If asked to name two musicians who can make a solitary note sing I give you Lee Konitz and Charlie Haden. Two notes worth their weight in gold. Quartet West boasts a unique and related virtue. To my knowledge it is the only group to include Tristano material in its repertoire (only group outside of the soi-disent Tristano school). Does this matter much? Possibly not. But history has airbrushed Tristano from its selective memory. The standout track on 'Haunted Heart' is thus 'Lennie's Pennies'. For this listener Tristano's material has proved far more durable than most bebop anthems, a point reinforced by Ernie Watts' (tenor) disinclination to pay stylistic dues to either Konitz or Marsh during his assured chorus. Broadbent (piano) studied with Tristano and may have proposed the inclusion of the track. But Haden is blessed with a sense of history. Here's not the place to bemoan thé arbitrariness of so many 'concept' albums. Suffice that 'Haunted Heart' works and it works well. From the opening WB fanfare to the closing Billie Holiday number we are reminded of a golden âge of song-writing; an era the demise of which threw up some interesting challenges for our music. For those for whom Tristano's conception is anathema I recommend thé delicious take on 'Moonlight Serenade'. And yet this is not pure nostalgia. Original material from Haden - the customarily beautiful 'Hello my Lovely' - and pianist Broadbent dovetails respectfully and sensitively with the older material.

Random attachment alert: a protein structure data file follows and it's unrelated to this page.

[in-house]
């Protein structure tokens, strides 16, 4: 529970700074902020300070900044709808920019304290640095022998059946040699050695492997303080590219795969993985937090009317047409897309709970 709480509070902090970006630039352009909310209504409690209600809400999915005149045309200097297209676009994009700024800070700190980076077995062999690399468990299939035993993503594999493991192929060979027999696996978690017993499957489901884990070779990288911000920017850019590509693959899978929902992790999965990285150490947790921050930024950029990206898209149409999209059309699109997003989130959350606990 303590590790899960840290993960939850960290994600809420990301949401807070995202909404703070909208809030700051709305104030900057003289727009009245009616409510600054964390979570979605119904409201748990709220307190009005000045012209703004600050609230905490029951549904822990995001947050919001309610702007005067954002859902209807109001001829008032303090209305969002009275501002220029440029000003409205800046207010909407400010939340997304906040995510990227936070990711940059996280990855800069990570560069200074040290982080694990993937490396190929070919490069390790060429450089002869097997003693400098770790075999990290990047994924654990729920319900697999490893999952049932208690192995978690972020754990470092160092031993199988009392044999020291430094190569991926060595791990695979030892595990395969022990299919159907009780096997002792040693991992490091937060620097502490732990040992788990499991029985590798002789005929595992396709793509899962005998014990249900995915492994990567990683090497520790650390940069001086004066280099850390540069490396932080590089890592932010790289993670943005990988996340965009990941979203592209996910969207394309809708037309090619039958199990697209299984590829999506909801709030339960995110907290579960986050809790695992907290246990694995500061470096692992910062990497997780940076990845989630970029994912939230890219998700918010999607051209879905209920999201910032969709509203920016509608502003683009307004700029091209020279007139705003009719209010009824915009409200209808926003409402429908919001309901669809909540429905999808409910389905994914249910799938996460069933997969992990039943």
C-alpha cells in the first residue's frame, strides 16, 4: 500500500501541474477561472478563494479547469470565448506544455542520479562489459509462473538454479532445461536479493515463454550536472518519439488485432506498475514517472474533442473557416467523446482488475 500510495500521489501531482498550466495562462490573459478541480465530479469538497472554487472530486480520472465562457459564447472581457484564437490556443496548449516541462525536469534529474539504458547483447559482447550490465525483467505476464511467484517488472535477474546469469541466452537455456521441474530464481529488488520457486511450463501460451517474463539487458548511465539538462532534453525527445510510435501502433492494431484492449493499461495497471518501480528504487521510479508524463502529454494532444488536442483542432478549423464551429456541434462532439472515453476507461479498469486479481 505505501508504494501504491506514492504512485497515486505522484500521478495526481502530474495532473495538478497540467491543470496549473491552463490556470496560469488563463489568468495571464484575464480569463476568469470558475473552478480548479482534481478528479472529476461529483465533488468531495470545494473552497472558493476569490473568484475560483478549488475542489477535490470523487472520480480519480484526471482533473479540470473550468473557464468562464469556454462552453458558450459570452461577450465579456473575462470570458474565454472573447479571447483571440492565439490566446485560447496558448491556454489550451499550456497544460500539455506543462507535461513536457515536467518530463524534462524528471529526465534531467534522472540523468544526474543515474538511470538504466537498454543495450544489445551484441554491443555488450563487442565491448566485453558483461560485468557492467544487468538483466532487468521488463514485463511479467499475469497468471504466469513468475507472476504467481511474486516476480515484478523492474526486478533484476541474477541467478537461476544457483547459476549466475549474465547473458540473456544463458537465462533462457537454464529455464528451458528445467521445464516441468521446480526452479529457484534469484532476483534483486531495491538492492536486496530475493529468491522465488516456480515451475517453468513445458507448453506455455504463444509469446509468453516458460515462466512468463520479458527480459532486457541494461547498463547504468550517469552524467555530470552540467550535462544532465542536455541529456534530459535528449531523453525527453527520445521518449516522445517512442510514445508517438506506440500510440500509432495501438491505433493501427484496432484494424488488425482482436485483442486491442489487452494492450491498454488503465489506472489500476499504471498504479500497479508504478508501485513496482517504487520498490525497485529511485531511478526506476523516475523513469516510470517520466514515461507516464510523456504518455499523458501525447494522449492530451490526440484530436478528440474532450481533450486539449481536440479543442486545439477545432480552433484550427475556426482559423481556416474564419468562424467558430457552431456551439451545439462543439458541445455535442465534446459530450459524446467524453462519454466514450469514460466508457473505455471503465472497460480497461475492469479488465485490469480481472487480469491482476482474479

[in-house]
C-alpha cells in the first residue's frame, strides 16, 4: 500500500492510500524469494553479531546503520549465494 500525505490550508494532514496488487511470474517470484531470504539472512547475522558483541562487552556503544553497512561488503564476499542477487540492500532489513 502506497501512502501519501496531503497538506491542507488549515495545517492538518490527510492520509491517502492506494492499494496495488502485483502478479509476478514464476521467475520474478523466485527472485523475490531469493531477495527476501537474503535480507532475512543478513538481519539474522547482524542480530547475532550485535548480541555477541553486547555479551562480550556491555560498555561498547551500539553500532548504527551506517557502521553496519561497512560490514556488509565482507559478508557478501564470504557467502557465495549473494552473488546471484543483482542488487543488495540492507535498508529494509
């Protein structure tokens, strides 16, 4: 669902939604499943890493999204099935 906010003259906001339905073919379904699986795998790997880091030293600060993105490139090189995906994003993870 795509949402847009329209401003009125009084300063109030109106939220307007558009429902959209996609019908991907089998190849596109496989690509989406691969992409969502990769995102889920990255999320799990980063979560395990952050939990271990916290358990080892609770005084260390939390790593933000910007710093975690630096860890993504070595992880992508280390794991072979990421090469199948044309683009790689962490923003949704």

The technical highlight of 'Haunted Heart' is thé segueing of the Haden quartet's rendering into original version. Clever stuff no doubt. But it is beautifully pulled off. Unless my ears deceive me, the only blemish is the tonality problem when segueing from the quartet's rendering into Jerri Southern's definitive take on 'Every time we say goodbye'
That said 'Haunted Heart' is a contemporary classic with broad appeal. Jazz for the purist and the less committed alike.
There is (alas) a plethora of concept albums claiming to have fused two aesthetic media in a natural way. Much of it is, in my opinion, a contrivance. This is not to say that the music doesn't stand firm on its own two feet. So why the pretentious overlay. Haden's Quartet West is the perfect antidote to such folly. I commend it sans reservation.
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